CVS Pharmacy fined $75 million for being key meth lab supplier

Tuesday, December 16th, 2014 By

smoking methamphetamine, perhaps derived from CVS products

Methamphetamine users in the U.S. had CVS Pharmacy to thank for allowing sales of the raw materials supporting their habit. Image: CC Bien Stephanson/Flickr

CVS Pharmacy Inc., the nation’s largest drug store chain, was fined $75 million dollars by the federal government for failing to control its sales of cold medicines that can be used to make methamphetamine. Prosecutors said that CVS became the largest supplier of meth lab ingredients in Southern California. CVS was accused of violating the Controlled Substances Act but made a deal to pay the fine instead of admitting wrongdoing.

CVS fuels methamphetamine trade

CVS Pharmacy Inc. paid $75 million — a record fine for this type of case — to close a  federal investigation of the company that became a key link in the nation’s methamphetamine supply chain. The company will also forfeit about $2.6 million in sales of pseudoephedrine products. The Los Angeles Times reports that the government accused CVS of ignoring safeguards intended to limit the sales of medicines containing pseudoephedrine, the main ingredient of methamphetamine. Prosecutors said the company’s lack of oversight fueled the methamphetamine trade in California, Nevada and several other states. Authorities documented thousands of violations of the Combat Methamphetamine Epidemic Act of 2005, which limits the amount of pseudoephedrine a customer can buy in one day.

Smurfers swamp CVS locations

Federal agents began investigating CVS in 2008 after pseudoephedrine seized at several Southern California meth labs was traced to the pharmacy chain. ABC News reports that CVS created an automated system called Meth Tracker to track individual sales, but it didn’t stop multiple same-day purchases. Around Los Angeles, buyers called “smurfers” would hit CVS locations and clear the shelves of cough and cold medicines. Prosecutors said that in Los Angeles County over a 10-month period in 2008, sales of pseudoephedrine products such as Contac, Sudafed, Dimetapp and Chlor-Trimeton jumped more than 150 percent over the same period in 2007.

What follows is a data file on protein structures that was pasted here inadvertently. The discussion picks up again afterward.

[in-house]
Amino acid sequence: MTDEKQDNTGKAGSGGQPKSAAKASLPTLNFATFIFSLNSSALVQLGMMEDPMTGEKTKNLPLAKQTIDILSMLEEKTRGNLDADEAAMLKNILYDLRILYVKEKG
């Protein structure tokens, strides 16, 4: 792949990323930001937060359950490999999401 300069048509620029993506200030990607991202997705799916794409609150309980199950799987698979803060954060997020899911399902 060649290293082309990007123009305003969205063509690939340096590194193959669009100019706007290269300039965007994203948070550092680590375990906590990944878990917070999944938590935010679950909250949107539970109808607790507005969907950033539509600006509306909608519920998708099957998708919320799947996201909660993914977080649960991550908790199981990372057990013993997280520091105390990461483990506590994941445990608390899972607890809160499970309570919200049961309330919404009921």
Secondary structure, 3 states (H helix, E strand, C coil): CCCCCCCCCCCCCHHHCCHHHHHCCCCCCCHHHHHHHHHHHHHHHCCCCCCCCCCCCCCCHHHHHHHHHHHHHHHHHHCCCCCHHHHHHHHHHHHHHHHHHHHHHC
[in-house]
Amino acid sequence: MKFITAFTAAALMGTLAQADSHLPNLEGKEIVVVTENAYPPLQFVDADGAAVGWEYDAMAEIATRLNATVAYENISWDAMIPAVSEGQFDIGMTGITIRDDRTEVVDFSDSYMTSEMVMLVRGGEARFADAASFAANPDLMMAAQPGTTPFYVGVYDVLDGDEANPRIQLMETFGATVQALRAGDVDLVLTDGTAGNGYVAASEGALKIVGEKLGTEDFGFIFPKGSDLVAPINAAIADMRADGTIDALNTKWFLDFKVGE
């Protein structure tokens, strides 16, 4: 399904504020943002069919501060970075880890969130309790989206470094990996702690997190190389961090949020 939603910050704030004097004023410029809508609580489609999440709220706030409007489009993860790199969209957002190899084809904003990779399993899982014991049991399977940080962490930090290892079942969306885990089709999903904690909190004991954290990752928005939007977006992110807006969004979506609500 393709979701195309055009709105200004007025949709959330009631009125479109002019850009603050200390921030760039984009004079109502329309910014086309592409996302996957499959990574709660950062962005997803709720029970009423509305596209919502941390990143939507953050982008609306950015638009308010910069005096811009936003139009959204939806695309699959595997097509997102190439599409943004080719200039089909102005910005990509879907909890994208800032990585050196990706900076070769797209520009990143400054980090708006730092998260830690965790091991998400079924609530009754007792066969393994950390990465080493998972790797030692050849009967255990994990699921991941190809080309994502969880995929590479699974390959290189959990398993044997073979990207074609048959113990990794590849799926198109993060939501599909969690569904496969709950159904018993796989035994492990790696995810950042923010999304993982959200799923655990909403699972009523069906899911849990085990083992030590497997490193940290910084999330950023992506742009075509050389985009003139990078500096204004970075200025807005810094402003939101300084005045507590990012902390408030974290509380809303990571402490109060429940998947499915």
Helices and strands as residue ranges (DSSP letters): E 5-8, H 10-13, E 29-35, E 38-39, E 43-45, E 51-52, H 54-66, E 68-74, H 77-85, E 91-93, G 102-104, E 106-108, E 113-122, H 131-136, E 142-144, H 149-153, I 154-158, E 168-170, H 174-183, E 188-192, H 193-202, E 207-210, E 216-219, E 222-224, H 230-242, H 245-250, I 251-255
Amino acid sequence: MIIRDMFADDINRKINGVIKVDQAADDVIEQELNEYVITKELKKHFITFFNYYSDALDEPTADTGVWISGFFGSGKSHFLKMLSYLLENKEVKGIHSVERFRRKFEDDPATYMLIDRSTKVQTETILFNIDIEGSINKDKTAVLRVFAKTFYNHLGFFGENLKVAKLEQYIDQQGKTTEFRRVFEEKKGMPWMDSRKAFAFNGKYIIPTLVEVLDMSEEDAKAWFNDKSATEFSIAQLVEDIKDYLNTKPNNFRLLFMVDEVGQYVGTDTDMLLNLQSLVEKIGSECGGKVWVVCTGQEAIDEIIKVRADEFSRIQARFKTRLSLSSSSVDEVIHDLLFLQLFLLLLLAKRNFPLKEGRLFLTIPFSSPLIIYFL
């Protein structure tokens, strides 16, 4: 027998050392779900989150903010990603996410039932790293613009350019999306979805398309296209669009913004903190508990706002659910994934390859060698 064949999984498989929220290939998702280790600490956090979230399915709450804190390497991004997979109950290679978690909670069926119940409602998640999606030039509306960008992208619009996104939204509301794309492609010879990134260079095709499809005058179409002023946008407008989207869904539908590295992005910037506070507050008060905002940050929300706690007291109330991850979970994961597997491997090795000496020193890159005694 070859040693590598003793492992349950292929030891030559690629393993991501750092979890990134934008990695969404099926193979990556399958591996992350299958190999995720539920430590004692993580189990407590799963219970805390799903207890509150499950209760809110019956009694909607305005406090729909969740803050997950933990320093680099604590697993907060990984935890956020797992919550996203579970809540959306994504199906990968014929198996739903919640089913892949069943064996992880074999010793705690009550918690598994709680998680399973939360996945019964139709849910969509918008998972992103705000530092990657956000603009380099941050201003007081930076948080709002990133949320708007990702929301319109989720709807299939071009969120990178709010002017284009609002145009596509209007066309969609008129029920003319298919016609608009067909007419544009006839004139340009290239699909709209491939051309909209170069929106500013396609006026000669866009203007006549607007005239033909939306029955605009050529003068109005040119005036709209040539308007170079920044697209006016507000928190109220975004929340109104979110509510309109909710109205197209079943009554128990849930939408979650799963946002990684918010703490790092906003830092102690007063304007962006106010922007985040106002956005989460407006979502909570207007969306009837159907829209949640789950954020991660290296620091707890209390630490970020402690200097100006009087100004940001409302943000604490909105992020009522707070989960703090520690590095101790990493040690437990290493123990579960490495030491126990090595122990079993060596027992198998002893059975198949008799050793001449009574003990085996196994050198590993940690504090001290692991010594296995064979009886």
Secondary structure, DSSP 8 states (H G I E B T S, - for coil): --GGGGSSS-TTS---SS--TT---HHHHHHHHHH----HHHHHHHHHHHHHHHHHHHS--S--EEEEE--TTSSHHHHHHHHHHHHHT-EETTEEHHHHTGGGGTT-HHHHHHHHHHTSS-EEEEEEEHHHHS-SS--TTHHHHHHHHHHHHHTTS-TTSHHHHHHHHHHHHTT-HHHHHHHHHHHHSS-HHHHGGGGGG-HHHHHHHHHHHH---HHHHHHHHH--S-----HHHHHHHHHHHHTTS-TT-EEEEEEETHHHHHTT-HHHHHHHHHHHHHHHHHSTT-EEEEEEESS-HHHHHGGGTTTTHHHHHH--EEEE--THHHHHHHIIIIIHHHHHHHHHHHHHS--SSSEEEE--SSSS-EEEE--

Feds inspire CVS to change its ways

CVS employees alerted management about crowds of smurfers overrunning CVS locations all over California and Nevada. Prosecutors said the CVS didn’t change its sales practices until it felt the heat of a government investigation. MarketWatch reports that CVS, which had sales of about $99 billion and a profit of $3.7 billion last year, blamed the problem on an inadequate electronic monitoring system. Going forward, CVS CEO Thomas Ryan said the company has made “substantial investments” in enhanced technology that monitors the handling and sales of pseudoephedrine products.

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